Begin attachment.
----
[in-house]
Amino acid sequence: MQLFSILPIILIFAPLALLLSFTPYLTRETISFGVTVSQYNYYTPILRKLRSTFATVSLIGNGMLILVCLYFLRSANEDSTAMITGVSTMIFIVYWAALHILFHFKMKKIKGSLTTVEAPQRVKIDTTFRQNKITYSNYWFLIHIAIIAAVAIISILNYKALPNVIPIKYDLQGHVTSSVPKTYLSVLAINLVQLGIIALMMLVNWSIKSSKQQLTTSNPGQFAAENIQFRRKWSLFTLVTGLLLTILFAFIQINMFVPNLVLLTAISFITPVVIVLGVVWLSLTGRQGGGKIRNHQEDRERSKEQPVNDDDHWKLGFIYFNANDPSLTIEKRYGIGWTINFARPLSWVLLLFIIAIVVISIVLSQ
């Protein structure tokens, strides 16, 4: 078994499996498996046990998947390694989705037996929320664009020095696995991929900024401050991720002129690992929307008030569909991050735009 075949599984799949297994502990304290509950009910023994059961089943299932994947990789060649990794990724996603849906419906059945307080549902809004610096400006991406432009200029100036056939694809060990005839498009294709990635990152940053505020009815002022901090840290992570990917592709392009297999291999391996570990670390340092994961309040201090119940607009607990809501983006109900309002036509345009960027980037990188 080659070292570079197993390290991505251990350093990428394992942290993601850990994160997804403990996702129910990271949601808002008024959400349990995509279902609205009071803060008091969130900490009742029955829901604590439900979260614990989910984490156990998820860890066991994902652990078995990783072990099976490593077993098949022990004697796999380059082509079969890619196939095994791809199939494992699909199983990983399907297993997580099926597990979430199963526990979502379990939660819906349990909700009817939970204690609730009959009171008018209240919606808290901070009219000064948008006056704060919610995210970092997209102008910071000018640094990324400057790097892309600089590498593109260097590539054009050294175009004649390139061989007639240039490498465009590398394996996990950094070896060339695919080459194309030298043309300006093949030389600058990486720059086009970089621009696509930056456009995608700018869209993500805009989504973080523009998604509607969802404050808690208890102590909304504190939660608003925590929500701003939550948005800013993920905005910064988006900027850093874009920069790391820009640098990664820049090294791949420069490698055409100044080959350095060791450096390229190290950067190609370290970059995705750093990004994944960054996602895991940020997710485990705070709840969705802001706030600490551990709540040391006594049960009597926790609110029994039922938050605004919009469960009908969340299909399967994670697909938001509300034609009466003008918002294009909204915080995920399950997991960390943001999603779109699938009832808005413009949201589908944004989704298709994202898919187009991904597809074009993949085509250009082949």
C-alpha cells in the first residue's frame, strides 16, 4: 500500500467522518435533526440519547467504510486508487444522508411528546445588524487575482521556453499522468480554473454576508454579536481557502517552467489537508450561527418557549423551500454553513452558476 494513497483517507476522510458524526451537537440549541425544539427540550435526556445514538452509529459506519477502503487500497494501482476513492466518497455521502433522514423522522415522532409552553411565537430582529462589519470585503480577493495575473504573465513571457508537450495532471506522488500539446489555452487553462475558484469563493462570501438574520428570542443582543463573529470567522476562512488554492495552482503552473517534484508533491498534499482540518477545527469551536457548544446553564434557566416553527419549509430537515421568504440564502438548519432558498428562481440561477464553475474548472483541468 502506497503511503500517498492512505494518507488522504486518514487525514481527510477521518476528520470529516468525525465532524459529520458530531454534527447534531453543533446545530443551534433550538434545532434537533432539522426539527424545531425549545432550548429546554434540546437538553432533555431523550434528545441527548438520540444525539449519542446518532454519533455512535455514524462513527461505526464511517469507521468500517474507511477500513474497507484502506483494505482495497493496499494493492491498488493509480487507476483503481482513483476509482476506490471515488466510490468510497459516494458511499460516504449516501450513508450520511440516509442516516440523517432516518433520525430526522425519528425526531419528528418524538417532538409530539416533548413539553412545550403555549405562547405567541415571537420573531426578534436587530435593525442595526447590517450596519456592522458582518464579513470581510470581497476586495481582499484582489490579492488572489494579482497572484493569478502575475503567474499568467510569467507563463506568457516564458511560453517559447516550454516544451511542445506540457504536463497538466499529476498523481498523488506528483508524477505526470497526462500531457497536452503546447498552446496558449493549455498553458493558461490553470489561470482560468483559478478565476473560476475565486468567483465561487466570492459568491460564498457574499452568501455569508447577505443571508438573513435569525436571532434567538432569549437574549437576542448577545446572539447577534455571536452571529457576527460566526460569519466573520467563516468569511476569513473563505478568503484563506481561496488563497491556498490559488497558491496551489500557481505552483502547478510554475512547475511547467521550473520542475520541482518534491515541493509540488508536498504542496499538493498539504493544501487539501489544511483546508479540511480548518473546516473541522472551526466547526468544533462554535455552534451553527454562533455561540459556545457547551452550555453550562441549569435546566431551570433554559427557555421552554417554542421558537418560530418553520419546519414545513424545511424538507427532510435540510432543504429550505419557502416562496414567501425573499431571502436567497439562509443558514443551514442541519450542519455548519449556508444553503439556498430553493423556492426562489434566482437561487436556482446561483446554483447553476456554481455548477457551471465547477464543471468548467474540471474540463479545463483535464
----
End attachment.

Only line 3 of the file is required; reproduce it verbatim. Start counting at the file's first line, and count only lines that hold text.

């Protein structure tokens, strides 16, 4: 078994499996498996046990998947390694989705037996929320664009020095696995991929900024401050991720002129690992929307008030569909991050735009 075949599984799949297994502990304290509950009910023994059961089943299932994947990789060649990794990724996603849906419906059945307080549902809004610096400006991406432009200029100036056939694809060990005839498009294709990635990152940053505020009815002022901090840290992570990917592709392009297999291999391996570990670390340092994961309040201090119940607009607990809501983006109900309002036509345009960027980037990188 080659070292570079197993390290991505251990350093990428394992942290993601850990994160997804403990996702129910990271949601808002008024959400349990995509279902609205009071803060008091969130900490009742029955829901604590439900979260614990989910984490156990998820860890066991994902652990078995990783072990099976490593077993098949022990004697796999380059082509079969890619196939095994791809199939494992699909199983990983399907297993997580099926597990979430199963526990979502379990939660819906349990909700009817939970204690609730009959009171008018209240919606808290901070009219000064948008006056704060919610995210970092997209102008910071000018640094990324400057790097892309600089590498593109260097590539054009050294175009004649390139061989007639240039490498465009590398394996996990950094070896060339695919080459194309030298043309300006093949030389600058990486720059086009970089621009696509930056456009995608700018869209993500805009989504973080523009998604509607969802404050808690208890102590909304504190939660608003925590929500701003939550948005800013993920905005910064988006900027850093874009920069790391820009640098990664820049090294791949420069490698055409100044080959350095060791450096390229190290950067190609370290970059995705750093990004994944960054996602895991940020997710485990705070709840969705802001706030600490551990709540040391006594049960009597926790609110029994039922938050605004919009469960009908969340299909399967994670697909938001509300034609009466003008918002294009909204915080995920399950997991960390943001999603779109699938009832808005413009949201589908944004989704298709994202898919187009991904597809074009993949085509250009082949």